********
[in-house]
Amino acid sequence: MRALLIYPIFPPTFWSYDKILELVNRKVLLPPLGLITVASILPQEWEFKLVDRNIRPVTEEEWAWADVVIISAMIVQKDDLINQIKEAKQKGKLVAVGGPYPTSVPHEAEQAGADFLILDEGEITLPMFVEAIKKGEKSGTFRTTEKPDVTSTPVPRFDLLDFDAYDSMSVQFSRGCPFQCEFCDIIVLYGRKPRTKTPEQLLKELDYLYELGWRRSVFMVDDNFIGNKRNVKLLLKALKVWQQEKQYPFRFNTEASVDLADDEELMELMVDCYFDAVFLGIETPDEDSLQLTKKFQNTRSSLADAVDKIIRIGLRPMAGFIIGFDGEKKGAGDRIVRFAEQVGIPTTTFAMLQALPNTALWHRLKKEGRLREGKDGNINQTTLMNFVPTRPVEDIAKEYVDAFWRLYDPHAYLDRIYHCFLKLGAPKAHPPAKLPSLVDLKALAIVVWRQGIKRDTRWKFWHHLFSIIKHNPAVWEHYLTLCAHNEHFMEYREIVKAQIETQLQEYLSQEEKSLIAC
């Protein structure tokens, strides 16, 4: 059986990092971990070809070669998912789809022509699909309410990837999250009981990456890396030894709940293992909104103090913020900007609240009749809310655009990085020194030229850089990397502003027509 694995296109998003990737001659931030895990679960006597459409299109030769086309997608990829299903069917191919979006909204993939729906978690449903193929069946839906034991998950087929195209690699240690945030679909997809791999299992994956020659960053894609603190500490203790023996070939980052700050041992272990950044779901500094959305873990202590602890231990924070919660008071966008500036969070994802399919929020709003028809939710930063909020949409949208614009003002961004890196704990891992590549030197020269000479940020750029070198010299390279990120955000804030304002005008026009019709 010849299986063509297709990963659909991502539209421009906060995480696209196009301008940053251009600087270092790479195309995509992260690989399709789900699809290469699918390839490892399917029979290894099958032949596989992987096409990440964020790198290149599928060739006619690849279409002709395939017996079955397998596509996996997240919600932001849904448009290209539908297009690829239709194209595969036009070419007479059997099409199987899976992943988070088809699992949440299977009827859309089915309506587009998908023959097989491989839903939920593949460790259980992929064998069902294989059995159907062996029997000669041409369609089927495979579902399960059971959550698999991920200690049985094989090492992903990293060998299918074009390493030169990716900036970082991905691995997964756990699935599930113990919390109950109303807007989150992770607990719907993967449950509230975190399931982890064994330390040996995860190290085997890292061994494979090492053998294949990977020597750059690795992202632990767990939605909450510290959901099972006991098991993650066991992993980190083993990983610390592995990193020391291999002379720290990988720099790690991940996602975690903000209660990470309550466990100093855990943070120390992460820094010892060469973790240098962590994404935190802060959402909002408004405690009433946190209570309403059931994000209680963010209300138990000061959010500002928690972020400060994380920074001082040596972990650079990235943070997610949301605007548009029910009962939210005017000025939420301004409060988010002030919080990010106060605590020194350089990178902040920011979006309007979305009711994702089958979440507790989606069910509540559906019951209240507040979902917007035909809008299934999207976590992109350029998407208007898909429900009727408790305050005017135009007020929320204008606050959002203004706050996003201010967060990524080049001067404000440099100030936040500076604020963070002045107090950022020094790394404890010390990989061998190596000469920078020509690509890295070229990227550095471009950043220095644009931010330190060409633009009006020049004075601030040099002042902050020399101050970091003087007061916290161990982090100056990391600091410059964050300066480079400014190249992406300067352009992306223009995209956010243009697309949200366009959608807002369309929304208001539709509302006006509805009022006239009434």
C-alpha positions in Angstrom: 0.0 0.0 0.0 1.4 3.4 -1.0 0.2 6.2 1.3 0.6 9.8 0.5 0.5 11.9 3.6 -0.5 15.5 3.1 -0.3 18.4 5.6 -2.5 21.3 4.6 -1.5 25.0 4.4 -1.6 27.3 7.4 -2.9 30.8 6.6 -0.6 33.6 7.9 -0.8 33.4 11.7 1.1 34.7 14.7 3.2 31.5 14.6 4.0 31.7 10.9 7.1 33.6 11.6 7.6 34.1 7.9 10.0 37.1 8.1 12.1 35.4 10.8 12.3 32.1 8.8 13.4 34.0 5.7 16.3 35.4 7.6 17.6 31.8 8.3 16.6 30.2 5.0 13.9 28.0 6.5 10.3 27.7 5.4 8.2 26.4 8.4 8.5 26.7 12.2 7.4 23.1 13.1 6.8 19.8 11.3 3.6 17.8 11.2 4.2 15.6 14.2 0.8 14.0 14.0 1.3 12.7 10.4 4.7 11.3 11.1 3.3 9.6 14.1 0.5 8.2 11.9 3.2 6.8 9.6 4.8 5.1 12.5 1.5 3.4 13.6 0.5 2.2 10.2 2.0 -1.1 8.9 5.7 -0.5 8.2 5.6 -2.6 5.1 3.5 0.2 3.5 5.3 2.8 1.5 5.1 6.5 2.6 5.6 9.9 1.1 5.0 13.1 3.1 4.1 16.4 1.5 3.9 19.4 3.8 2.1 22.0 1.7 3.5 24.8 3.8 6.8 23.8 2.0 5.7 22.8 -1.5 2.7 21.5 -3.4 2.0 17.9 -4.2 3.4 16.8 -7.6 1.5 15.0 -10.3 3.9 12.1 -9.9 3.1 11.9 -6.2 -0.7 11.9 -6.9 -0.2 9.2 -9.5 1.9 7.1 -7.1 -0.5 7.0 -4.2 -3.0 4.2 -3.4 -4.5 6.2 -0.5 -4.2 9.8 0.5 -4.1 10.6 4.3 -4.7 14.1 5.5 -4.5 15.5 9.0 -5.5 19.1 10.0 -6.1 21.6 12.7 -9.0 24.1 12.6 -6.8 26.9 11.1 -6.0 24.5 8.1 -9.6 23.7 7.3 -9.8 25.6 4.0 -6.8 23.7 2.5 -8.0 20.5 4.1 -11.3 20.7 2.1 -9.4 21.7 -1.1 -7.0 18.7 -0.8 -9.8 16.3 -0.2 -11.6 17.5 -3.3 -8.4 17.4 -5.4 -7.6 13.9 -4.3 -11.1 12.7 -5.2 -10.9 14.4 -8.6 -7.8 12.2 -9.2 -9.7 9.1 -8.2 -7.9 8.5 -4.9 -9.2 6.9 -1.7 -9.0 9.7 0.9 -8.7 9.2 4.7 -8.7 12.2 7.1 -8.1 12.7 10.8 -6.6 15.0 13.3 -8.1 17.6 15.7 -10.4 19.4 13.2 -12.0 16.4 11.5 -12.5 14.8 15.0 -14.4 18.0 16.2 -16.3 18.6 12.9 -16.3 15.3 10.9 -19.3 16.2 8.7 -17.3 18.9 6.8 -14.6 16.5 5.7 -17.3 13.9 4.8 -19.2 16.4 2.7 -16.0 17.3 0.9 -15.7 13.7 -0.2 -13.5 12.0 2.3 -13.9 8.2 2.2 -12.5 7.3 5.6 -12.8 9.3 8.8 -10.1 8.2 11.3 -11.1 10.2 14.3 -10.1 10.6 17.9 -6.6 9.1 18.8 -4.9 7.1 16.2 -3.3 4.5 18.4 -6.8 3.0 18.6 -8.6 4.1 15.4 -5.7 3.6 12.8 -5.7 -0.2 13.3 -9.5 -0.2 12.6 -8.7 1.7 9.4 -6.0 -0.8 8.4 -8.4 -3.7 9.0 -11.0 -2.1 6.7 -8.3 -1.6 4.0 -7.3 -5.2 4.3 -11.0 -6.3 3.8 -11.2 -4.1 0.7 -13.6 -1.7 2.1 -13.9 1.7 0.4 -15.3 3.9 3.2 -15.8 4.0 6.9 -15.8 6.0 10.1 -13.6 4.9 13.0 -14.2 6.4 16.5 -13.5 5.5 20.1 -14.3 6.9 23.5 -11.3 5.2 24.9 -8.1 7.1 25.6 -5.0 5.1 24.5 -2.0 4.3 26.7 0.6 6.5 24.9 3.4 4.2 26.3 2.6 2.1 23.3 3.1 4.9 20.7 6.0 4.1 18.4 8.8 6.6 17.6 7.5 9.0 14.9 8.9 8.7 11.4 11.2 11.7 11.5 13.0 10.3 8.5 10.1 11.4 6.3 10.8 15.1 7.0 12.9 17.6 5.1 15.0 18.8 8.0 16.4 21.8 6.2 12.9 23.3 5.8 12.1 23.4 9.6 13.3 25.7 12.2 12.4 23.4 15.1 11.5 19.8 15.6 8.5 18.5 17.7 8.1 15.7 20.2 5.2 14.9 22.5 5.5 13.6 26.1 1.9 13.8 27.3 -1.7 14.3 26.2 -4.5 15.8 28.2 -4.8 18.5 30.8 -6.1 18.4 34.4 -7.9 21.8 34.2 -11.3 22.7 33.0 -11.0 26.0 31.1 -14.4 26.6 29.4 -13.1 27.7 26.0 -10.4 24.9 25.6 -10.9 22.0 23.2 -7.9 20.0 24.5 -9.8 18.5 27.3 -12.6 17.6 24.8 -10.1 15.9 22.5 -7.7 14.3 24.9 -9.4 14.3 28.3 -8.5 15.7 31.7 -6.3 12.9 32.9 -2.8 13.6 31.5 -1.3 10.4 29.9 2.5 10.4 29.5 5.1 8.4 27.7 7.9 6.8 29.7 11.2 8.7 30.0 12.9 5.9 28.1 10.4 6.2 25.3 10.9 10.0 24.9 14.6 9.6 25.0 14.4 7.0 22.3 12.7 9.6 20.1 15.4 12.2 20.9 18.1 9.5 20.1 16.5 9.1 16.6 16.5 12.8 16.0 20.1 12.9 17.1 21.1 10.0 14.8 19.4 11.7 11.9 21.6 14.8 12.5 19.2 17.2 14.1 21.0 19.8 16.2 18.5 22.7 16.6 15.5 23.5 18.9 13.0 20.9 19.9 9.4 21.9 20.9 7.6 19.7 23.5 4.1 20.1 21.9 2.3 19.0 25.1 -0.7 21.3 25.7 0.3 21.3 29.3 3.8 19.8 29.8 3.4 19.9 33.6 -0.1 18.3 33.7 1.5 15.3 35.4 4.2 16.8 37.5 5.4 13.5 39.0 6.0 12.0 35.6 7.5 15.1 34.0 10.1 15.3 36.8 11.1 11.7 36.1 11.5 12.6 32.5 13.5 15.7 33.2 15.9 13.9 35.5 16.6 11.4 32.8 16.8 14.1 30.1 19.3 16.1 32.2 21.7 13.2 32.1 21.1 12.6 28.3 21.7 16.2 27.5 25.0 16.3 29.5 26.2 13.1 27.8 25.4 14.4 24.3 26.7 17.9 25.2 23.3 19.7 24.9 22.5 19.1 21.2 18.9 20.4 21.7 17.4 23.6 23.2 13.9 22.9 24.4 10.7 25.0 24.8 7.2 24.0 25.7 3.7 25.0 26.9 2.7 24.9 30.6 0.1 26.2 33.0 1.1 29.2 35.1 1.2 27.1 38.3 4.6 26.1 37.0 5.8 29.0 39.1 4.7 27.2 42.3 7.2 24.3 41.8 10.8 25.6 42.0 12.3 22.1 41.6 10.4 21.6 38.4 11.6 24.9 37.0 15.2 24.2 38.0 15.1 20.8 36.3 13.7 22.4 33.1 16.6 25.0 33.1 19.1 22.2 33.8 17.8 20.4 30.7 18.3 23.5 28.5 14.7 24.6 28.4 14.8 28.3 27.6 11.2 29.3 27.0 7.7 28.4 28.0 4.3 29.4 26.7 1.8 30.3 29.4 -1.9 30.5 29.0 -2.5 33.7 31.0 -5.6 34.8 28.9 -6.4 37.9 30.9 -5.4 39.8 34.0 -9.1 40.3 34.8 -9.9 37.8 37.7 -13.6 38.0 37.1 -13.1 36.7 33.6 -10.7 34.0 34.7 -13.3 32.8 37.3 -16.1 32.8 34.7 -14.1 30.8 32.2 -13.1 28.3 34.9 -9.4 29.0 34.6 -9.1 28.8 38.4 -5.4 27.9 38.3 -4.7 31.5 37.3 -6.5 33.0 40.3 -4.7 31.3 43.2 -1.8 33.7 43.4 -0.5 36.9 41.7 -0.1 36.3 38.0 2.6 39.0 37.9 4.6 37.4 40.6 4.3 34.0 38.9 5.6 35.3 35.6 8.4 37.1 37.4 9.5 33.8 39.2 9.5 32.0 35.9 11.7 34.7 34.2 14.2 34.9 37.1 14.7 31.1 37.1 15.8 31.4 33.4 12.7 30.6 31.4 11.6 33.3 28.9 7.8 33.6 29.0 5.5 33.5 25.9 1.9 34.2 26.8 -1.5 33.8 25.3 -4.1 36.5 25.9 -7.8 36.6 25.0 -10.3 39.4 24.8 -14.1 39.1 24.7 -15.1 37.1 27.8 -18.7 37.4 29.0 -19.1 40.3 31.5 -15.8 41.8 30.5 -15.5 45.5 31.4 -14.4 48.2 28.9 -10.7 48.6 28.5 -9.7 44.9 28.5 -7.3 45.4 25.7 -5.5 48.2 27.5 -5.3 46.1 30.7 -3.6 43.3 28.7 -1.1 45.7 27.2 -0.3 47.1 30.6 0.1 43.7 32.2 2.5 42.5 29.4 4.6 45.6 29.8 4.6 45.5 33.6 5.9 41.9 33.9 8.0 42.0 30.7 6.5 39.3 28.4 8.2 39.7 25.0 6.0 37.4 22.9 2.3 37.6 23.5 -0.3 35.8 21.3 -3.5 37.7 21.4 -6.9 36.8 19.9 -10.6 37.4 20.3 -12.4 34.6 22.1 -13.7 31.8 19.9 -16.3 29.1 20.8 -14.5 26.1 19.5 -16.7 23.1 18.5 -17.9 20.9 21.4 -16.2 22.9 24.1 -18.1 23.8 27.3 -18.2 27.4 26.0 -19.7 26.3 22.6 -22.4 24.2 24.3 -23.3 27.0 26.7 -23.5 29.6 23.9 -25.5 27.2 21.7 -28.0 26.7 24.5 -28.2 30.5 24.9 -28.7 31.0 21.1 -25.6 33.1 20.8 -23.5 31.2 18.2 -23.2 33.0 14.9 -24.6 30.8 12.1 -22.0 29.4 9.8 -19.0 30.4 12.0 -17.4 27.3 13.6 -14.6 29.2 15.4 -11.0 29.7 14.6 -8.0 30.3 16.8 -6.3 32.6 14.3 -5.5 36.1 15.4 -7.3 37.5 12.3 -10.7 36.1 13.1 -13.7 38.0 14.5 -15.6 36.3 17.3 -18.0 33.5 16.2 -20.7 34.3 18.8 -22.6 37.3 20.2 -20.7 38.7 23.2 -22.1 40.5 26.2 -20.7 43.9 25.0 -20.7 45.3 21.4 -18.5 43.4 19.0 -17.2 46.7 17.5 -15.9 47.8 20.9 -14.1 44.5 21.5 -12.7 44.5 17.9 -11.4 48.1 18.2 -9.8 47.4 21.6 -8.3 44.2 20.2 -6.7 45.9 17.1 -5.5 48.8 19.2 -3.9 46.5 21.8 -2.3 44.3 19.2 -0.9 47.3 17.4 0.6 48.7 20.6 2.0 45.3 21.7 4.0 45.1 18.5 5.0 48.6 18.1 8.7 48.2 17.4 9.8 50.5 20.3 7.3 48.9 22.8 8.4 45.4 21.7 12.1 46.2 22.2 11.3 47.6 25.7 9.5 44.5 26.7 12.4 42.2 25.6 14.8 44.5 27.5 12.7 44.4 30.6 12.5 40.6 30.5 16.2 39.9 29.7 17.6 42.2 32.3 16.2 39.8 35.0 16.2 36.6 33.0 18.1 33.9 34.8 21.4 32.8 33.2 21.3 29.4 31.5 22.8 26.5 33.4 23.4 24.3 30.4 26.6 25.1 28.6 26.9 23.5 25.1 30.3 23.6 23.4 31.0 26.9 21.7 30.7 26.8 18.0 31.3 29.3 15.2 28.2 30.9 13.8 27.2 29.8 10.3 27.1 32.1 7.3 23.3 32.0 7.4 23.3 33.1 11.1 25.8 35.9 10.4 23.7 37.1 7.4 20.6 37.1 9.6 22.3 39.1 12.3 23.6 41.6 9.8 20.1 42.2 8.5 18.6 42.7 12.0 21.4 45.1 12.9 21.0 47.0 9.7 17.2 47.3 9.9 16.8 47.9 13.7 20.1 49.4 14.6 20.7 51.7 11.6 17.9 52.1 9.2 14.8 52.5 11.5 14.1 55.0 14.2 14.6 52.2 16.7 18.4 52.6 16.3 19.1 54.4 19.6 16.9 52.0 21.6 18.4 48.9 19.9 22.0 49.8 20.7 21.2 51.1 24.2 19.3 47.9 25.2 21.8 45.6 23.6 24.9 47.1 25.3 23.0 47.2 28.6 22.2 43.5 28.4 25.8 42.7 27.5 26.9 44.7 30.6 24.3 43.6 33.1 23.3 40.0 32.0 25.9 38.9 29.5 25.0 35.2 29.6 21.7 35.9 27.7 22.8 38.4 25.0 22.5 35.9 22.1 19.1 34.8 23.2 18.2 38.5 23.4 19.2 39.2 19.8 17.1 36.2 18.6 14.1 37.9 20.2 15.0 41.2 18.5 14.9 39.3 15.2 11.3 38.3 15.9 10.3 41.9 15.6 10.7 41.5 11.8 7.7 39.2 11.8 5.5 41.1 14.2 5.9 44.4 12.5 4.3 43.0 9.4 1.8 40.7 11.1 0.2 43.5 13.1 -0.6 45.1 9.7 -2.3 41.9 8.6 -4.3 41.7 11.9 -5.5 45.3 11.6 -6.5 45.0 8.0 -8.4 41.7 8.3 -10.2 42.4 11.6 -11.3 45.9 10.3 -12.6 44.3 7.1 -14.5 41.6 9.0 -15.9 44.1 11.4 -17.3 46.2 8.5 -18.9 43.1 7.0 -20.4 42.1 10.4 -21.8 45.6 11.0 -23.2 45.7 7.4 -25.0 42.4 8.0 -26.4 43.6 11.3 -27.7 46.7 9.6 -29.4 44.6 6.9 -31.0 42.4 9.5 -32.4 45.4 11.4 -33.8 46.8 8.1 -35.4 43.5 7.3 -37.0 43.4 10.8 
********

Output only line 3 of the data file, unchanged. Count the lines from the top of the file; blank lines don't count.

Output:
């Protein structure tokens, strides 16, 4: 059986990092971990070809070669998912789809022509699909309410990837999250009981990456890396030894709940293992909104103090913020900007609240009749809310655009990085020194030229850089990397502003027509 694995296109998003990737001659931030895990679960006597459409299109030769086309997608990829299903069917191919979006909204993939729906978690449903193929069946839906034991998950087929195209690699240690945030679909997809791999299992994956020659960053894609603190500490203790023996070939980052700050041992272990950044779901500094959305873990202590602890231990924070919660008071966008500036969070994802399919929020709003028809939710930063909020949409949208614009003002961004890196704990891992590549030197020269000479940020750029070198010299390279990120955000804030304002005008026009019709 010849299986063509297709990963659909991502539209421009906060995480696209196009301008940053251009600087270092790479195309995509992260690989399709789900699809290469699918390839490892399917029979290894099958032949596989992987096409990440964020790198290149599928060739006619690849279409002709395939017996079955397998596509996996997240919600932001849904448009290209539908297009690829239709194209595969036009070419007479059997099409199987899976992943988070088809699992949440299977009827859309089915309506587009998908023959097989491989839903939920593949460790259980992929064998069902294989059995159907062996029997000669041409369609089927495979579902399960059971959550698999991920200690049985094989090492992903990293060998299918074009390493030169990716900036970082991905691995997964756990699935599930113990919390109950109303807007989150992770607990719907993967449950509230975190399931982890064994330390040996995860190290085997890292061994494979090492053998294949990977020597750059690795992202632990767990939605909450510290959901099972006991098991993650066991992993980190083993990983610390592995990193020391291999002379720290990988720099790690991940996602975690903000209660990470309550466990100093855990943070120390992460820094010892060469973790240098962590994404935190802060959402909002408004405690009433946190209570309403059931994000209680963010209300138990000061959010500002928690972020400060994380920074001082040596972990650079990235943070997610949301605007548009029910009962939210005017000025939420301004409060988010002030919080990010106060605590020194350089990178902040920011979006309007979305009711994702089958979440507790989606069910509540559906019951209240507040979902917007035909809008299934999207976590992109350029998407208007898909429900009727408790305050005017135009007020929320204008606050959002203004706050996003201010967060990524080049001067404000440099100030936040500076604020963070002045107090950022020094790394404890010390990989061998190596000469920078020509690509890295070229990227550095471009950043220095644009931010330190060409633009009006020049004075601030040099002042902050020399101050970091003087007061916290161990982090100056990391600091410059964050300066480079400014190249992406300067352009992306223009995209956010243009697309949200366009959608807002369309929304208001539709509302006006509805009022006239009434």